NetApp Shows Storage Sales Growth, But The Big Gains In Q2 2017 Came From ODM, IDC Reports

The storage market continues to shift away from traditional storage vendors and towards the hyperscalers like AWS (Amazon Web Services), with one exception: NetApp.

IDC this week reported that total second quarter 2017 enterprise storage sales grew by 2.9 percent compared to the same period of 2016, reaching $10.8 billion. That modest growth was the first overall growth the industry has seen for several quarters, IDC reported.

However, the growth in the business has shifted away from the traditional leaders in the business, with NetApp the only traditional vendor to see a significant increase in storage sales. The original design manufacturer, or ODM, part of the market grew by 73.5 percent year-over-year.

[Related: IDC: Public Cloud Giants Push Server Business Recovery; Legacy Vendors See Mixed Results]

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Total worldwide storage capacity shipped in the second quarter rose 16.5 year-over-year to 65.3 exabytes, IDC reported.

IDC also estimated sales of all-flash storage arrays reached over $1.4 billion in revenue during the quarter, up 37.6 percent year-over-year. Sales of hybrid flash arrays rose 19.6 percent to reach $2.1 billion for the quarter.

IDC breaks its quarterly storage sales results into two types. The worldwide total enterprise storage systems market, which includes storage sold both as a part of a server and external to the server, saw 2.9-percent year-over-year growth to $10.8 billion.

It was this part of the market where the ODM direct vendors saw their 73.5-percent year-over-year growth, as the servers installed in the hyperscaler data centers typically include internal storage.

The second type is the worldwide external enterprise storage systems market, which only counts storage sold external to the server. Here, total revenue fell 5.4 percent to $5.3 billion.

The enterprise storage market is going through some major shifts, said Liz Conner, research manager for Storage Systems at Framingham, Mass.-based IDC, in a prepared statement.

"Traditional storage vendors continue to expand their product portfolios to take advantage of the market swing towards all-flash and converged/hyper-converged systems. Meanwhile, hyperscalers saw new storage initiatives and event-driven storage requirements lead to strong growth in this segment during the second quarter," Conner said.

On the total enterprise storage systems side of the business, the two traditional leaders suffered from a huge downshift in business, opening the way for NetApp and the ODM direct vendors to increase their share.

Hewlett Packard Enterprise, along with its China-based joint venture New H3C Group, led the market with $2.2 billion in sales, giving it a 20.1 percent share. HPE sales, however, fell 13.2 percent over the same period last year. The HPE sales included those of Nimble Storage, which HPE acquired earlier this year.

Dell EMC's storage sales fell 26.7 percent year-over-year to $2.0 billion. As a result, HPE re-captured the number 1 spot from Dell EMC, despite its drop in sales.

NetApp kept its number 3 market share position with sales of $695 million, up 16.7 percent over last year. That made NetApp the only branded storage vendor among the top five companies to see growth.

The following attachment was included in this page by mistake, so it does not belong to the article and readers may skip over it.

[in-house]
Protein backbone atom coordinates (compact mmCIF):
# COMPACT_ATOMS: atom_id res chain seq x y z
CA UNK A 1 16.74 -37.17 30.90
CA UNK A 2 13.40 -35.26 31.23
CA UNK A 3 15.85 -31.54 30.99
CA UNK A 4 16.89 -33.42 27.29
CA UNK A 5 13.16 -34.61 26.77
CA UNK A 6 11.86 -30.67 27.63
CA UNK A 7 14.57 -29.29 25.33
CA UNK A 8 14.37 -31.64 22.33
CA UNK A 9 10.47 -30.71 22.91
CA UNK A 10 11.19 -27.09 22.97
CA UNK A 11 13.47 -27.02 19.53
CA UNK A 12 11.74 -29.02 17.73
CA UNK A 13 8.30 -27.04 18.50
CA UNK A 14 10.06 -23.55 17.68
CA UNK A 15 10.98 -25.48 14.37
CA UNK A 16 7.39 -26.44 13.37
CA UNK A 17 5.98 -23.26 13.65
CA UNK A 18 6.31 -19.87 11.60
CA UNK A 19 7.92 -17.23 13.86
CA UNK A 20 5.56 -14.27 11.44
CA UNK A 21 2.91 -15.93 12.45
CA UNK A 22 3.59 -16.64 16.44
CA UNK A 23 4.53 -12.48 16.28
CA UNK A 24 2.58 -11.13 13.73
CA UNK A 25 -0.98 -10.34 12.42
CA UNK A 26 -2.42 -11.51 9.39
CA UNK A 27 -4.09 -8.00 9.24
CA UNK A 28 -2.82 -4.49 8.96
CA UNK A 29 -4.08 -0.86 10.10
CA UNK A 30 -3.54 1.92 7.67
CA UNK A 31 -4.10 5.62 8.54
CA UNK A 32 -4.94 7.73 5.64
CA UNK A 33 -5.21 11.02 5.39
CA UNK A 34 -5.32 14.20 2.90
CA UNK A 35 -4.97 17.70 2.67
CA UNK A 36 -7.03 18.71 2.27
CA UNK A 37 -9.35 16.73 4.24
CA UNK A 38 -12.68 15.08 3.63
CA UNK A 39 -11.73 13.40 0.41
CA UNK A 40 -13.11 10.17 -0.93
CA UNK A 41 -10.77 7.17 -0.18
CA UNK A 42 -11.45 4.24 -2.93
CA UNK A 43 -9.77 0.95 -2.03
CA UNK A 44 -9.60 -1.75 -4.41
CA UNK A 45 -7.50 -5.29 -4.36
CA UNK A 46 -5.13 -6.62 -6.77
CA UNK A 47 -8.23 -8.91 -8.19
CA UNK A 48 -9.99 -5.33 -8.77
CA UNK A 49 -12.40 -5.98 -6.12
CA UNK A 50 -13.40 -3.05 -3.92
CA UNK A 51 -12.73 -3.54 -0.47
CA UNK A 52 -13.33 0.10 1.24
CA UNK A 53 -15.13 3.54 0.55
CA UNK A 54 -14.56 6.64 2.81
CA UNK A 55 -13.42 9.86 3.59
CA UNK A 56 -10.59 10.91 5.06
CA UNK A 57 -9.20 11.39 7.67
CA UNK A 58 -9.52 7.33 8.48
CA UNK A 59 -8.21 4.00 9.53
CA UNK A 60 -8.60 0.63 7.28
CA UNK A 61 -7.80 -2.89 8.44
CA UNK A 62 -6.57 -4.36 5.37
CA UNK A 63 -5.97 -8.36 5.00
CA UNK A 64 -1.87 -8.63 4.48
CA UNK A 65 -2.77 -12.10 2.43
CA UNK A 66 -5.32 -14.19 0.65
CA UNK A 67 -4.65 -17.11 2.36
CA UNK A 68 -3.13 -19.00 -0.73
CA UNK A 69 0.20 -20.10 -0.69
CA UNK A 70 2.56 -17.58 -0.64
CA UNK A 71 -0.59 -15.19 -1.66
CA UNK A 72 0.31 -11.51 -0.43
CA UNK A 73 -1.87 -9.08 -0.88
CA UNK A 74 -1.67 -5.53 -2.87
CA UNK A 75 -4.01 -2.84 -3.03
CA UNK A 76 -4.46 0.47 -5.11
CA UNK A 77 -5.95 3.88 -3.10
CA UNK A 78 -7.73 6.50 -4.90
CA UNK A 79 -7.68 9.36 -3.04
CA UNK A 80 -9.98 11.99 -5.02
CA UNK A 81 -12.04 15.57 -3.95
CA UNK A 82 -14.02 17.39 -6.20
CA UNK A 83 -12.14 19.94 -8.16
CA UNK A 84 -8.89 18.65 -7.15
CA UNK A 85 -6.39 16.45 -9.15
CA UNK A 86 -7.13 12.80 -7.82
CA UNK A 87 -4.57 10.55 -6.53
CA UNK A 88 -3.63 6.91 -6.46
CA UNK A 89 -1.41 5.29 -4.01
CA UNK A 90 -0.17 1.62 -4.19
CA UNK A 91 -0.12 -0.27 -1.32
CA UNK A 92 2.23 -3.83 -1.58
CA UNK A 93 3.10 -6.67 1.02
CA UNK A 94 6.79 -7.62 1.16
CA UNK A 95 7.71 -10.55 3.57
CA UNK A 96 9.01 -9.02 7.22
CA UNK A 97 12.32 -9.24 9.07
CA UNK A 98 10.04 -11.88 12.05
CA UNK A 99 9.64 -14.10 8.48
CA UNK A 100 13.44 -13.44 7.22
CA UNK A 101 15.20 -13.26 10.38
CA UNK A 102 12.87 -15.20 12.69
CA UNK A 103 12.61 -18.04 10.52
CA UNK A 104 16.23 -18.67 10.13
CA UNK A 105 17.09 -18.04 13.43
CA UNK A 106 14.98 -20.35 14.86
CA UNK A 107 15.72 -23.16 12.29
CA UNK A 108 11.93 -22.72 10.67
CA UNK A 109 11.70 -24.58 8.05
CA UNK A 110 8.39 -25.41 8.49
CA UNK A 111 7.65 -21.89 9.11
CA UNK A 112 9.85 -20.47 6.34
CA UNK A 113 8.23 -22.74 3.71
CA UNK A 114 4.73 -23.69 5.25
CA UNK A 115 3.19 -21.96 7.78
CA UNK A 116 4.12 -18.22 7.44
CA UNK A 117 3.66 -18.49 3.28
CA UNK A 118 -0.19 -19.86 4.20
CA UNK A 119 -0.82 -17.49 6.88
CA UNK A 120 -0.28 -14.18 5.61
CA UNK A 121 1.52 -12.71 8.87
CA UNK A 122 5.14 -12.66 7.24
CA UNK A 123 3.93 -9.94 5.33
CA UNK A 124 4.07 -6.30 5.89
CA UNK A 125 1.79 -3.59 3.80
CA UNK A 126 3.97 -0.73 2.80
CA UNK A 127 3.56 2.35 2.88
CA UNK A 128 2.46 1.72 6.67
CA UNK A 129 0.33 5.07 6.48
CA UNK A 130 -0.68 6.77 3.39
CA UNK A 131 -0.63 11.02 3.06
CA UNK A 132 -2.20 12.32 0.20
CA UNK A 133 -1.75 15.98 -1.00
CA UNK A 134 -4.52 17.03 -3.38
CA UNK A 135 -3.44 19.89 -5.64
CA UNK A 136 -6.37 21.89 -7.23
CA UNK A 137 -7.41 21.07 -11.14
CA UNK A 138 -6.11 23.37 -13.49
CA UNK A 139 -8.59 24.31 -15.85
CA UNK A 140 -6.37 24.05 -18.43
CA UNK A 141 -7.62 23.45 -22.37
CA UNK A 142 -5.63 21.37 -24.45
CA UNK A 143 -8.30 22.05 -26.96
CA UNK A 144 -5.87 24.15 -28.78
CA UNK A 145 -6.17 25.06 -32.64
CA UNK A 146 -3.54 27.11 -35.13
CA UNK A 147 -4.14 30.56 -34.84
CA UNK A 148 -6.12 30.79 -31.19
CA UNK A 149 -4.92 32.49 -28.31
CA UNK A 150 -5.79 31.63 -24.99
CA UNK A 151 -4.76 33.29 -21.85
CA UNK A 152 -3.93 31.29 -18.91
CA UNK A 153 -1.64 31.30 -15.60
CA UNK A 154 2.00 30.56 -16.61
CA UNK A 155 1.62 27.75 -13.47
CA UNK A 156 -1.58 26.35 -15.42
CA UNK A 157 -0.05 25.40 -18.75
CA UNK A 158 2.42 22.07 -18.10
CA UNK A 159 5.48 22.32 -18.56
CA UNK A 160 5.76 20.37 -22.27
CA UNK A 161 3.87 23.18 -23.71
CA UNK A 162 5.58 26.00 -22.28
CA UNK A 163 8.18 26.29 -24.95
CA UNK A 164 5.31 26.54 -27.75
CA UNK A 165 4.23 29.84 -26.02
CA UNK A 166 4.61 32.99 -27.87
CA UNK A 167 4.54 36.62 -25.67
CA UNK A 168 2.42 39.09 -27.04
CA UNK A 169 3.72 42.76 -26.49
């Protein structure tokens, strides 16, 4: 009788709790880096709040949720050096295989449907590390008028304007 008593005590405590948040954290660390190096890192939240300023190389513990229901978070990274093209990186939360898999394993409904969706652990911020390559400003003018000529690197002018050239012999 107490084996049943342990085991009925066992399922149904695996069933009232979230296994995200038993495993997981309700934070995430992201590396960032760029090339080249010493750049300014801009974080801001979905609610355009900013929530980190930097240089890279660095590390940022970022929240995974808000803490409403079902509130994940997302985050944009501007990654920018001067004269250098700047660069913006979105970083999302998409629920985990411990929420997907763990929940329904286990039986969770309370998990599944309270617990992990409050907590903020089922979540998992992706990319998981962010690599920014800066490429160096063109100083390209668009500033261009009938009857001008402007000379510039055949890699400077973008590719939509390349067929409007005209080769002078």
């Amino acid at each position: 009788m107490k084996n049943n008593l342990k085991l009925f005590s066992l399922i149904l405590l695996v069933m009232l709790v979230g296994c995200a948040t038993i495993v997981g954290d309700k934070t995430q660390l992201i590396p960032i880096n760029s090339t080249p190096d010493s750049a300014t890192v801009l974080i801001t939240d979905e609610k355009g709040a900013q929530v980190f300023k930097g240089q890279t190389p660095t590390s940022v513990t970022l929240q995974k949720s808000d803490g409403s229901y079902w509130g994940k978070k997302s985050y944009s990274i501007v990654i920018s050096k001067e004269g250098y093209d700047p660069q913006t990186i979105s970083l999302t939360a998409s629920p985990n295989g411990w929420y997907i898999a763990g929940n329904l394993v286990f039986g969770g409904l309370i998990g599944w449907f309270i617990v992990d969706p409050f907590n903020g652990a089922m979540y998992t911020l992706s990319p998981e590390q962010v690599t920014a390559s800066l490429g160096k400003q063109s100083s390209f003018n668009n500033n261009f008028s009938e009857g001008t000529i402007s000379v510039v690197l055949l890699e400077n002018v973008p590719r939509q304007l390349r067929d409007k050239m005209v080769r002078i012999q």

Following NetApp were IBM, with $556 million in sales, down 0.4 percent, and Hitachi and Hitachi Data Systems, with $413 million in sales, down 3.8 percent.

The "other" vendors collectively sold $2.5 billion in total enterprise storage, which was up 9.5 percent.

However, for the category, the ODM direct vendors were the real winner in the second quarter with collective sales of $2.5 billion, up 73.5 percent.

Things looked quite different when it came to worldwide external enterprise storage sales, which excluded storage that was sold internal to servers.

Dell EMC kept its number 1 spot with sales of $1.5 billion, but that represented a year-over-year drop of 22.3 percent.

NetApp wrestled the number 2 spot from HPE in the second quarter of 2017. NetApp's sales rose 16.7 percent to $695 million, while HPE's sales fell 9.2 percent to $622 million.

Unlike Dell EMC and HPE, NetApp does not have a server business, so it doesn't enjoy the sales pull-through that servers can provide when sold with storage.

IBM's external storage sales grew 0.3 percent to $540 million. Hitachi and Hitachi Data Systems had $400 million in external storage sales, down 4.5 percent.

The "other" vendors collectively sold $1.6 billion in storage, which was up 7.8 percent year-over-year, IDC said.

It's no surprise that NetApp is doing so well, said Glenn Dekhayser, field chief technology officer at Red8, a Costa Mesa, Calif.-based solution provider and long-time NetApp channel partner.

"NetApp has gotten the story on storage automation," he said. "Its Data Fabric message has caught on. The market has caught up to NetApp's Data Fabric message on data mobility, but the other vendors really have no similar message. NetApp made a big bet on Data Fabric, and won."

NetApp has also executed well on its acquisition of all-flash storage vendor SolidFire, as well as with its Data Ontap operating system, which the company has integrated with a wide range of its other platforms, Dekhayser said.

"Customers are starting to get real value out of this stuff," he said. "People thought NetApp was dead. But they were wrong. Now the only deals NetApp loses are the ones they are not brought in on."